Story: Was it the fact I can't relate to kids this age anymore? Was it the shock for shock value? Or that the same thing happened over and over? A decent first offering, but I wanted so much more, and have read so much better. I don't shock easy, I've read a ton of Denis Cooper (who is way more graphic but is actually saying something about contemporary life) and what felt false to me was the "violence" and the suposed dangerous boys but instead of feeling shocking or fresh it all felt one note, and a fall back with all the "sluts" and masturbation, anti-gay sentiments, and violent sad lost kids. If I can't relate to that anymore, James Franco certainly can't. Especially when every boy was the nerdiest ugliest boy. And while we all feel less than in our youth, as adults we can look back with 20/20 hindsight and Franco needs to be a liitle more honest with who he is now to make me buy what he is trying to sell then.
Writing: very few good passages or images I admired for writing or craft. It seemed rushed, like he wrote what he thought a short story should be. I still think could develop into a writer, but I kept thinking that if he wasnt who he was he never would have gotten this published. It need to be more tweaked. I feel bad for other writers with short story collections slaving away who will never get published.
Maybe it's a California thing, and I can't relate.(less)
I think Cooper's fiction works better in a longer novel form so you have more time to become involved with the characters. With his short stories it i...moreI think Cooper's fiction works better in a longer novel form so you have more time to become involved with the characters. With his short stories it is almost an endless parade of the same man over an over again in each story (sad, lonely, horny, depraved, desperate, insatiable, violent, perverse, overstimulated) and they all seemed to blend together into one never-ending and interchangeable tale.
This is the third Cooper work I have read since the summer and I think I need to take a break as not to burn myself out. (less)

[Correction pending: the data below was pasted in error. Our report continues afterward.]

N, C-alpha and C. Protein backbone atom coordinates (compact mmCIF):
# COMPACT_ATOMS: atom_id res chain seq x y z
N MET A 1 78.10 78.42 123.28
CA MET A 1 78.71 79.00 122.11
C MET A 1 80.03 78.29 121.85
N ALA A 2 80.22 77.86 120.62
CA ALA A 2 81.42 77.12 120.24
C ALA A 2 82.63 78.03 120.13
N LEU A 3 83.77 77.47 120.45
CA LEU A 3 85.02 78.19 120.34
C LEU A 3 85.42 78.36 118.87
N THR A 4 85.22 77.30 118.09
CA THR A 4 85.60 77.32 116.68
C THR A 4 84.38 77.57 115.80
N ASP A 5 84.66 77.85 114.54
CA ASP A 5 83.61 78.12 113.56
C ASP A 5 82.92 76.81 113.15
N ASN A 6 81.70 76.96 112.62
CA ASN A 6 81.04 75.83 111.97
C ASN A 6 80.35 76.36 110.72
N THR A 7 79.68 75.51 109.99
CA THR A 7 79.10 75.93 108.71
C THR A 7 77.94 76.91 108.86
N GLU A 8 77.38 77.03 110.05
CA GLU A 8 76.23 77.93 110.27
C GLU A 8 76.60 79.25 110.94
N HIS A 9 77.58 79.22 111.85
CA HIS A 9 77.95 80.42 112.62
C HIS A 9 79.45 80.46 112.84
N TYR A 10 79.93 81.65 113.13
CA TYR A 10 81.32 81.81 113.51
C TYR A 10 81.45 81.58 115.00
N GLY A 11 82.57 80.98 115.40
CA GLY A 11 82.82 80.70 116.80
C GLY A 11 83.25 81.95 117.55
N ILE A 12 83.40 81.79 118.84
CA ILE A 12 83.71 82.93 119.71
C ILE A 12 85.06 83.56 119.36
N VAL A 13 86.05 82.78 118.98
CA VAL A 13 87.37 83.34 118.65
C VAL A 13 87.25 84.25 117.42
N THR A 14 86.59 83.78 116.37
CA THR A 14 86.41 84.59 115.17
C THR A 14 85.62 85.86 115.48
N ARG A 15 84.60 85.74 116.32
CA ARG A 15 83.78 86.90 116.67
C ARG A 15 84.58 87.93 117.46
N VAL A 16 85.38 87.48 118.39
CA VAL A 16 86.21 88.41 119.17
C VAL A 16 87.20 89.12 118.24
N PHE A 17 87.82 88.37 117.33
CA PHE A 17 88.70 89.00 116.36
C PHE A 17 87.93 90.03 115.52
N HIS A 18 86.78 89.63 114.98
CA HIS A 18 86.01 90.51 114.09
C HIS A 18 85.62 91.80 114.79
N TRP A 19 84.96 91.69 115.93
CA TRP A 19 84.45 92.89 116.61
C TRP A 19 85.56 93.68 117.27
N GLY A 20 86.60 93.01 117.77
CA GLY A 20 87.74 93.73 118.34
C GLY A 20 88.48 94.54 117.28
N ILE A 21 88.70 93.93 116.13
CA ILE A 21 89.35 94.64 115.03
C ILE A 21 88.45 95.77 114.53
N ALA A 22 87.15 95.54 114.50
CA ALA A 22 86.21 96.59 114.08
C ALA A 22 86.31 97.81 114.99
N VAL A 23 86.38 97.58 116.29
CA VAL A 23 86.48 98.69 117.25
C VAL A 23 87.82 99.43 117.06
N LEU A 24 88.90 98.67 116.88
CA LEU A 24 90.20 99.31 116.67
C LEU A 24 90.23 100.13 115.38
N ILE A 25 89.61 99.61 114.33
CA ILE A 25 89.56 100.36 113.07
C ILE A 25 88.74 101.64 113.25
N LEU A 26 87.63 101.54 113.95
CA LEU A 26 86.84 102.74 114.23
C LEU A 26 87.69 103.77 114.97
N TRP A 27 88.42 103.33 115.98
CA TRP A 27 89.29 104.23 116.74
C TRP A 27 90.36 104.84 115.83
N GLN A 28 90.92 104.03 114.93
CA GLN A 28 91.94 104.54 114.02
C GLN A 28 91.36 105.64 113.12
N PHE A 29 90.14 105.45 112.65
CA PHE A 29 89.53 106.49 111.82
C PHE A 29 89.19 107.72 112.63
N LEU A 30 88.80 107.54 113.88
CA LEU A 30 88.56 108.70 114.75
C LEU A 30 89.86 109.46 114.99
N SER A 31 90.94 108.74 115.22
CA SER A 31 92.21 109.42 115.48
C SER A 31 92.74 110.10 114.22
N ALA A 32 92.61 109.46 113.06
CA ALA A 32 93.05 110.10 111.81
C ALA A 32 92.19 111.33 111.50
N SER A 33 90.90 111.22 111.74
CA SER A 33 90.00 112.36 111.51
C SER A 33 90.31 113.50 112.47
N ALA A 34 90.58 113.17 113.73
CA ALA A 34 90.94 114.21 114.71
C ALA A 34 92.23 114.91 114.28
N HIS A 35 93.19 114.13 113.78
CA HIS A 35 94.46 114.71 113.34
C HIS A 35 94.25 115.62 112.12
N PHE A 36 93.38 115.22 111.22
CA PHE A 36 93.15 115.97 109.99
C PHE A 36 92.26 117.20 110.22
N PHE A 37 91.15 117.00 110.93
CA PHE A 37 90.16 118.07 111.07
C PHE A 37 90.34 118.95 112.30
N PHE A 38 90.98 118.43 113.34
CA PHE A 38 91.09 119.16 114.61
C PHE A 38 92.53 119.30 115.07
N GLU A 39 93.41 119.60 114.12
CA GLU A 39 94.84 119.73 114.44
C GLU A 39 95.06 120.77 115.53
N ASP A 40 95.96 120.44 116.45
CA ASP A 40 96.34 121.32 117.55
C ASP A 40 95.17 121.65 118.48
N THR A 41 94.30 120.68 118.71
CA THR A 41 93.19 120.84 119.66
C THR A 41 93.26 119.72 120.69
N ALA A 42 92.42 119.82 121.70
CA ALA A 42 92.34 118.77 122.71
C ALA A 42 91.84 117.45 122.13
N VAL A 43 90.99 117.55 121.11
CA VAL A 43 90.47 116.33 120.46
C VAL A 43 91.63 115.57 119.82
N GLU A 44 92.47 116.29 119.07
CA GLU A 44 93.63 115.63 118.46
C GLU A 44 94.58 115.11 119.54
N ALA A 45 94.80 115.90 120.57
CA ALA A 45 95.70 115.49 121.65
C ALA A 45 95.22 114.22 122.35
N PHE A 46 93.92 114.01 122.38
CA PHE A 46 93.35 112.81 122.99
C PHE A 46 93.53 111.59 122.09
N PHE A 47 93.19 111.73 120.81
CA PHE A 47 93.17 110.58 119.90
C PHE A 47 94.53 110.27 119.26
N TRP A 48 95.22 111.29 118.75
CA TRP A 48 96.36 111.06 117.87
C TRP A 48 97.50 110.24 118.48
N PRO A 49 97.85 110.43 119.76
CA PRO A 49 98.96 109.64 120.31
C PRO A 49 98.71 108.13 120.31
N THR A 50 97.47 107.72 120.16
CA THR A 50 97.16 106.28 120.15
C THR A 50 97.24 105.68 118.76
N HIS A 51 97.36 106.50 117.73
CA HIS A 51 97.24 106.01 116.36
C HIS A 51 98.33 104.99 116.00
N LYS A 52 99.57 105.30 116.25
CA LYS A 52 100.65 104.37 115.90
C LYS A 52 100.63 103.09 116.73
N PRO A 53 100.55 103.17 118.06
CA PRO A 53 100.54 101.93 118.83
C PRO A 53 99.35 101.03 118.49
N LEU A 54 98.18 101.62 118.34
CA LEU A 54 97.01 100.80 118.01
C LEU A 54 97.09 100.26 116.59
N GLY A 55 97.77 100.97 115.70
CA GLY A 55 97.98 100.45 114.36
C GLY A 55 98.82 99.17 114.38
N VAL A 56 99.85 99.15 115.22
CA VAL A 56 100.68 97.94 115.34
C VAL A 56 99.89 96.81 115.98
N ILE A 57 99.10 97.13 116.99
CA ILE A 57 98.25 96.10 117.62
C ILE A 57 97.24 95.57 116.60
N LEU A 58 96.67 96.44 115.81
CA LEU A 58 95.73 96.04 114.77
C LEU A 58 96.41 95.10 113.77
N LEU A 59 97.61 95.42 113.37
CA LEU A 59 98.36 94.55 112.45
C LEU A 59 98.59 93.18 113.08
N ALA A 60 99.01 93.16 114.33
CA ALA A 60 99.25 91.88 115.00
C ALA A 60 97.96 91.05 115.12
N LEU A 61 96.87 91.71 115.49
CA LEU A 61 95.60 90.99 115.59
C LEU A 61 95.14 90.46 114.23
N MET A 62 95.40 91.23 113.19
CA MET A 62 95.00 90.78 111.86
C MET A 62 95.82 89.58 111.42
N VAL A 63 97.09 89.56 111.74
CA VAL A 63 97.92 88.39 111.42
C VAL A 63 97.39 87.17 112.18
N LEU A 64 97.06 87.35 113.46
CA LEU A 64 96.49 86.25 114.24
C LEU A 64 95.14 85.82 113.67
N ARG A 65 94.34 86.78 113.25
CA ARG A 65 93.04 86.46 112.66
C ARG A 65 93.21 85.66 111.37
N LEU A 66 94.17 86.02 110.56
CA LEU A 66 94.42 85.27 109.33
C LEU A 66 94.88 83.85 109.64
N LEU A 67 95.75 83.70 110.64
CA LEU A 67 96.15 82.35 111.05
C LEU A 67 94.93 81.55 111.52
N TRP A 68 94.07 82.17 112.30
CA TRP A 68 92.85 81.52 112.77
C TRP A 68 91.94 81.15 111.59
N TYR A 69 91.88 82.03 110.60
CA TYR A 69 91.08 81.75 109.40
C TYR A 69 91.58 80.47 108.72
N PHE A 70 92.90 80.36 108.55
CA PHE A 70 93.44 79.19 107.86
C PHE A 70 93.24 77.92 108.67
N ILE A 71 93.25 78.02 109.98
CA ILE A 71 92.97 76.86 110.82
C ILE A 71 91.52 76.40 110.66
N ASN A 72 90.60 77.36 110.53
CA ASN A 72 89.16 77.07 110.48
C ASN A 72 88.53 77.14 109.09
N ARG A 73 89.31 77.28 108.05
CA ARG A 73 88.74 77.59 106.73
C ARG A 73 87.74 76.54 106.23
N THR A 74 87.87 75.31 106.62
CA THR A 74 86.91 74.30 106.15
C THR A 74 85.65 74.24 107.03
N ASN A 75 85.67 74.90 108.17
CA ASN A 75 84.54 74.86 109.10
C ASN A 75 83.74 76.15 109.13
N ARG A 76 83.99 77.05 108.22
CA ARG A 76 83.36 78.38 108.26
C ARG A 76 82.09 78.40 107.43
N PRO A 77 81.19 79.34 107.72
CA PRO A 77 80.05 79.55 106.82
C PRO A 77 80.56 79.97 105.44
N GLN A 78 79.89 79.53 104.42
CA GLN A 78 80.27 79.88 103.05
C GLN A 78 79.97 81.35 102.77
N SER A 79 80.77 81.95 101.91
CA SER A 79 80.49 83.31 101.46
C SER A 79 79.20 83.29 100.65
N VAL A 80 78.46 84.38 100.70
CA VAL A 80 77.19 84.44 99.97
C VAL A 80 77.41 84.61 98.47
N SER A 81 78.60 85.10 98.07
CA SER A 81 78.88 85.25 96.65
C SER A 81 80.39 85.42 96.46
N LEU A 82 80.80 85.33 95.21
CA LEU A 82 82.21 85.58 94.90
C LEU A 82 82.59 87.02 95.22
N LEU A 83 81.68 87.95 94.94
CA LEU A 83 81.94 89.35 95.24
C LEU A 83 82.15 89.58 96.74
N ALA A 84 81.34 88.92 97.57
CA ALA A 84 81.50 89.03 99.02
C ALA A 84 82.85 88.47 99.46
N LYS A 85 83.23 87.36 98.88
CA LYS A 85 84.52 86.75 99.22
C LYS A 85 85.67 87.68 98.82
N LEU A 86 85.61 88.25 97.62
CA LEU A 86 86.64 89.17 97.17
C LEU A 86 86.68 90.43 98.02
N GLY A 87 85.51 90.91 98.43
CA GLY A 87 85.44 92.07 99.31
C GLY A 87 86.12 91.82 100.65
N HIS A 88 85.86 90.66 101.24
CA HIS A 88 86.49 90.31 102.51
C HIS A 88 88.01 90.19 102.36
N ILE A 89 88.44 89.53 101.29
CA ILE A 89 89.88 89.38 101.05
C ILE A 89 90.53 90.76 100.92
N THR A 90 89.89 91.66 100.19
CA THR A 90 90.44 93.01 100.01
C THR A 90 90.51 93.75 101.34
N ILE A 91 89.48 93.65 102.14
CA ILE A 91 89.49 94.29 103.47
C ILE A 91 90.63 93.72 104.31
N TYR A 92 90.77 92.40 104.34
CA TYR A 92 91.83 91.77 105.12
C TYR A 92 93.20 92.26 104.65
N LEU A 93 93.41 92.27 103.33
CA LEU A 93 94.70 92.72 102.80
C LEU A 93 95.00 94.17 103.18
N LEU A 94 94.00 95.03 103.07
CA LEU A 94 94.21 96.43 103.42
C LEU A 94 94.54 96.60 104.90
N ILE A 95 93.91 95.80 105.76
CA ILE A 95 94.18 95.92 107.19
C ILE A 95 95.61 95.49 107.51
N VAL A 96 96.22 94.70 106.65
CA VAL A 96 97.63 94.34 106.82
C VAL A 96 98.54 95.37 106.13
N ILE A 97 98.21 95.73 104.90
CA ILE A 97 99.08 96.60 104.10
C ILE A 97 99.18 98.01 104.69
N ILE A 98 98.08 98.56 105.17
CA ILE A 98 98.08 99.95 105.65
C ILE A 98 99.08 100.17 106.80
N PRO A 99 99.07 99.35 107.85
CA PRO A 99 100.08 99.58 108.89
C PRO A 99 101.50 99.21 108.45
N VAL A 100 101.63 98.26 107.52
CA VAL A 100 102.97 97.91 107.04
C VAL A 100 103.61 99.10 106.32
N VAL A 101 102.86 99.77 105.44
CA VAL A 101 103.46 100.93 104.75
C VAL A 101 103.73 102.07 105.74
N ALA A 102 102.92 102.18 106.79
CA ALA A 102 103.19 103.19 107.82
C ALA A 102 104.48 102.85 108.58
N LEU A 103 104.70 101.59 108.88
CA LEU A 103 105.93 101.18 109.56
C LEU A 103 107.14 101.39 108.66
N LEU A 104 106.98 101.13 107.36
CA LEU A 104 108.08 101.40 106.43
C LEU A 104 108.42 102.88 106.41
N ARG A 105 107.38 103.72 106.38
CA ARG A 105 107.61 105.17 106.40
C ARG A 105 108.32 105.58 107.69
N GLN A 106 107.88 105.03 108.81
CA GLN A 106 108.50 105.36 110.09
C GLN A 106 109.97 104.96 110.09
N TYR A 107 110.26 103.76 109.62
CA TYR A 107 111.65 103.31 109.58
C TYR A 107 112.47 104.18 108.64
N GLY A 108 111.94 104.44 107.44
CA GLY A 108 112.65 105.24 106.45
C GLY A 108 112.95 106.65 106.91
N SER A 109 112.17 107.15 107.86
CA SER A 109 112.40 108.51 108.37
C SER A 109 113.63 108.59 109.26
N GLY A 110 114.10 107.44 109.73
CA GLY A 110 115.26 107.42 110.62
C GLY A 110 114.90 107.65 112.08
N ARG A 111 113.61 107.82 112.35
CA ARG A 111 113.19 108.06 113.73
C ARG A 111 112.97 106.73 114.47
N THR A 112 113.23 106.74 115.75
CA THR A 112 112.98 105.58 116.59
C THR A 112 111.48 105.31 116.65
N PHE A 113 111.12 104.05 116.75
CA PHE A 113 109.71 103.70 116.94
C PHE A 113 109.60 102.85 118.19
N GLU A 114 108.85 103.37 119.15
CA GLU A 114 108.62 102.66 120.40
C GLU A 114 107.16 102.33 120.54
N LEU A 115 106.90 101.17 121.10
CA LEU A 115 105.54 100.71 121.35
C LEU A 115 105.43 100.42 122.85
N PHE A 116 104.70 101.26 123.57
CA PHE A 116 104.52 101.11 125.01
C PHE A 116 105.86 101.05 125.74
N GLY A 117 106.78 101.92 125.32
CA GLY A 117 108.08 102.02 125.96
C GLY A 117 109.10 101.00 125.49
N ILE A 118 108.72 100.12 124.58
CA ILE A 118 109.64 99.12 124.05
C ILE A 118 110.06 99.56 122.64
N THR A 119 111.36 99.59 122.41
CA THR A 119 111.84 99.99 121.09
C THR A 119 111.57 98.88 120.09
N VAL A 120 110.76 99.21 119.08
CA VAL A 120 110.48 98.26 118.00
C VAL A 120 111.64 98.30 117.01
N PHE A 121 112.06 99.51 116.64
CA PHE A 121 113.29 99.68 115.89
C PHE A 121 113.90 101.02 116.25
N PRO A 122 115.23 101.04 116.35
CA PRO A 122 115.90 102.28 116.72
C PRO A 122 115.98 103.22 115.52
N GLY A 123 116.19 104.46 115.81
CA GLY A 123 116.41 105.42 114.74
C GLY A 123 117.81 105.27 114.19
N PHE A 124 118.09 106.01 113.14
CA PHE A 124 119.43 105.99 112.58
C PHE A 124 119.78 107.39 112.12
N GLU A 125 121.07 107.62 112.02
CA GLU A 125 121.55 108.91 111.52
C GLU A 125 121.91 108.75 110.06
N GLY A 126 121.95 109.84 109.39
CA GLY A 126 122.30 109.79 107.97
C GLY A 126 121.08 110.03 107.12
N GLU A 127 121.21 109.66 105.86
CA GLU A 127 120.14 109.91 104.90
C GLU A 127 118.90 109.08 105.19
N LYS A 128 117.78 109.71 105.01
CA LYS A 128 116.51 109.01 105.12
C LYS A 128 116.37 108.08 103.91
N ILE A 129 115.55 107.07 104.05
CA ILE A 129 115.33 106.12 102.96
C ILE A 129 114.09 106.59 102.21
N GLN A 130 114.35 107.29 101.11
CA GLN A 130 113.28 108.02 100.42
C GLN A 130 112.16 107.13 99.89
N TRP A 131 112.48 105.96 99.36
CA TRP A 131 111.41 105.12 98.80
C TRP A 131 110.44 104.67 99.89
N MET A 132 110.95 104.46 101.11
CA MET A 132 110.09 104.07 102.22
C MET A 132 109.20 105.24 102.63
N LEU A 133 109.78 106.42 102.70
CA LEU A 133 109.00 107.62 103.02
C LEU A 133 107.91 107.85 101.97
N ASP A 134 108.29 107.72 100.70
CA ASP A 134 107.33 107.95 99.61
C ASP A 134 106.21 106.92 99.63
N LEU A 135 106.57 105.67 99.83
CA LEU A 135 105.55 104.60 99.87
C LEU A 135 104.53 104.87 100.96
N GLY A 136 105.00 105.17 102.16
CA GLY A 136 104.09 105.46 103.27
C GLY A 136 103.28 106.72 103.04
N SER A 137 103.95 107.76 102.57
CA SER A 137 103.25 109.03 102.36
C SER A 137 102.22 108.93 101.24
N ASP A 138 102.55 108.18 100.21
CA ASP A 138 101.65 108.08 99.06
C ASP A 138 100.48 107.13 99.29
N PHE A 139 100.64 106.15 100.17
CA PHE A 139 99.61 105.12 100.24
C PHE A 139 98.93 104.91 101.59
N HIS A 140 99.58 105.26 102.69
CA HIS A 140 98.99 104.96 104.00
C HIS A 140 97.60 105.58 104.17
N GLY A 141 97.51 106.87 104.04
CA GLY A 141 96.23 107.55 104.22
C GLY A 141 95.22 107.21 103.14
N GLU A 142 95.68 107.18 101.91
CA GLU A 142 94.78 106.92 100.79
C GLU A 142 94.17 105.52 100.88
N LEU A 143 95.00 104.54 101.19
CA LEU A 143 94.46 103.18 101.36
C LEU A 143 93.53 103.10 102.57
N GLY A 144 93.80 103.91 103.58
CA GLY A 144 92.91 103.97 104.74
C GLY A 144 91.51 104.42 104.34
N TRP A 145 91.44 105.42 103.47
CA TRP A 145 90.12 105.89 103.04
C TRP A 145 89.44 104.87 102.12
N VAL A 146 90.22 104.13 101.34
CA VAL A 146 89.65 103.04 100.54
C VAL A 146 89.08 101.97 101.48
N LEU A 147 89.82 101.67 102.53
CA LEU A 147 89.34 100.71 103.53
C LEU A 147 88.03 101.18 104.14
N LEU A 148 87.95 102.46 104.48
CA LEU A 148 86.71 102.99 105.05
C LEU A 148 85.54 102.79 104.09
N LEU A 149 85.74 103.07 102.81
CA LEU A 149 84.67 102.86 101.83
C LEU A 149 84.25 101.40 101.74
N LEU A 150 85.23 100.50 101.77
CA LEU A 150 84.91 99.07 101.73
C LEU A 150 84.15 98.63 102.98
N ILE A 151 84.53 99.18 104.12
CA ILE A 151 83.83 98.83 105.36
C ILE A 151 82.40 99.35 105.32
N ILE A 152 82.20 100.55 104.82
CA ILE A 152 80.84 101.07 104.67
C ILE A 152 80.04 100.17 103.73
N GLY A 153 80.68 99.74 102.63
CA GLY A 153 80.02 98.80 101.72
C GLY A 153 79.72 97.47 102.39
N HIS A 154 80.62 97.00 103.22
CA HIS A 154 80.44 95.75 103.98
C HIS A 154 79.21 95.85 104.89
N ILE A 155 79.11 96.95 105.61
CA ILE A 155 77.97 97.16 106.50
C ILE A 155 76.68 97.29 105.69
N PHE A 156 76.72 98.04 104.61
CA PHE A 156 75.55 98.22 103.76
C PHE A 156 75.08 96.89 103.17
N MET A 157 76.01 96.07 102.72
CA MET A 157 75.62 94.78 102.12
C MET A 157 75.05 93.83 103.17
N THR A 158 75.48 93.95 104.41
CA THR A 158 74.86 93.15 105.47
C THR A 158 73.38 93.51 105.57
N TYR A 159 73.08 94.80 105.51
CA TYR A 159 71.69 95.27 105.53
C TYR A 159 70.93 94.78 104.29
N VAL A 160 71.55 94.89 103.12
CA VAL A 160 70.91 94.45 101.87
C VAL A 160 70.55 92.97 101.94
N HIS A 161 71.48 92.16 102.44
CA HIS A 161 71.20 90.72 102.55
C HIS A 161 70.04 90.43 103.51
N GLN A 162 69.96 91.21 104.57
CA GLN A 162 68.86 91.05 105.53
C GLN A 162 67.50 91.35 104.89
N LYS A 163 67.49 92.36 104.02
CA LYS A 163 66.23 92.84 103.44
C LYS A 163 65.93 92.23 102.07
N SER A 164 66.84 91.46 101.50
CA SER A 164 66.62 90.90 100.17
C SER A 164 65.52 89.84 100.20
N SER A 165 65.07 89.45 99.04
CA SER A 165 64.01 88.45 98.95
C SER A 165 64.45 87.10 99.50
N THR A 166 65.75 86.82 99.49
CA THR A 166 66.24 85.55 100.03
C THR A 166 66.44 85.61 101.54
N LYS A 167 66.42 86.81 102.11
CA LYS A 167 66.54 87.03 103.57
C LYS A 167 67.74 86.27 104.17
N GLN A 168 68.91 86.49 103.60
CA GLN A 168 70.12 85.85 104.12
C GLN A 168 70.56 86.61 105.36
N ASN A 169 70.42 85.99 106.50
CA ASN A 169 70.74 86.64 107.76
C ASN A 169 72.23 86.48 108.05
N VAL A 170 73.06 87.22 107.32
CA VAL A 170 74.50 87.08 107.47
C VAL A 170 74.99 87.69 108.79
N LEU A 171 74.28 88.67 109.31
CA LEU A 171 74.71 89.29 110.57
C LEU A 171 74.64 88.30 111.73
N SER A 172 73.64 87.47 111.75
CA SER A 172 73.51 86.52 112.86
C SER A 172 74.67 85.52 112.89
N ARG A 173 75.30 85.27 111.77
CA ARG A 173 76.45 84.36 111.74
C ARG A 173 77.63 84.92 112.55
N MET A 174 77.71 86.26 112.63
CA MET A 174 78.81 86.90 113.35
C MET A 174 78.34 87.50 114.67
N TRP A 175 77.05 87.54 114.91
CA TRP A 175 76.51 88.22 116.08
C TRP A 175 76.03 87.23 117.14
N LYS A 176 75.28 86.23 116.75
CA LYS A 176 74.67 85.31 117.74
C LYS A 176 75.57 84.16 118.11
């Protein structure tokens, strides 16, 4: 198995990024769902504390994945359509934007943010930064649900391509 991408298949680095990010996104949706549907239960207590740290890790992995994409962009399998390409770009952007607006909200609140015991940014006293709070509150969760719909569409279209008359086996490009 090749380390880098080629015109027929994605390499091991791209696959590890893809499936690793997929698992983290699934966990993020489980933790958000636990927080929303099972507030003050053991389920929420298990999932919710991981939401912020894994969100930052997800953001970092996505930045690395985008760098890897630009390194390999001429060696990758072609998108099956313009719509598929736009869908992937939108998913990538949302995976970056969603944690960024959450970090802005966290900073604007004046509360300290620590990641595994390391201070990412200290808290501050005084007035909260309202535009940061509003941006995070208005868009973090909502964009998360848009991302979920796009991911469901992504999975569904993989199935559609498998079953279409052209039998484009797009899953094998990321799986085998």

The reason it is only getting rated 2 stars is that have previously read most of the stories that appear in this holiday themed collection in his vari...moreThe reason it is only getting rated 2 stars is that have previously read most of the stories that appear in this holiday themed collection in his various other books. I think only about three were first-time read for me.
The only never before published story is a not even fice page long sory that is about an Animal Farm-esque Secret Sant, which was very original but crushed my spirit right before bed.
I do like that there are completely fictional stories that dont involve the author's life in anyway in this collection such as "The Cow and the Turkey" and "Based on a True Story".(less)
Told through the eyes of the three womens' a-sexual, former literature teacher and life long confidante the title story. The Friend of Women, is a bit...moreTold through the eyes of the three womens' a-sexual, former literature teacher and life long confidante the title story. The Friend of Women, is a biting tale of three school girl friends who happened to be born before their time. Their desire to be independent, interllectual people who are able to have minds, careers and selves of completely ones own will never be realized. Auchencloss as usual shines a light into the monied, high society of the early twentieth century and all that comes with it. I NEVER saw where this story was headed and really was pleasantly suprised.
The other stories in the collection are not as impressive, but worth the read for the first and lengthy story.(less)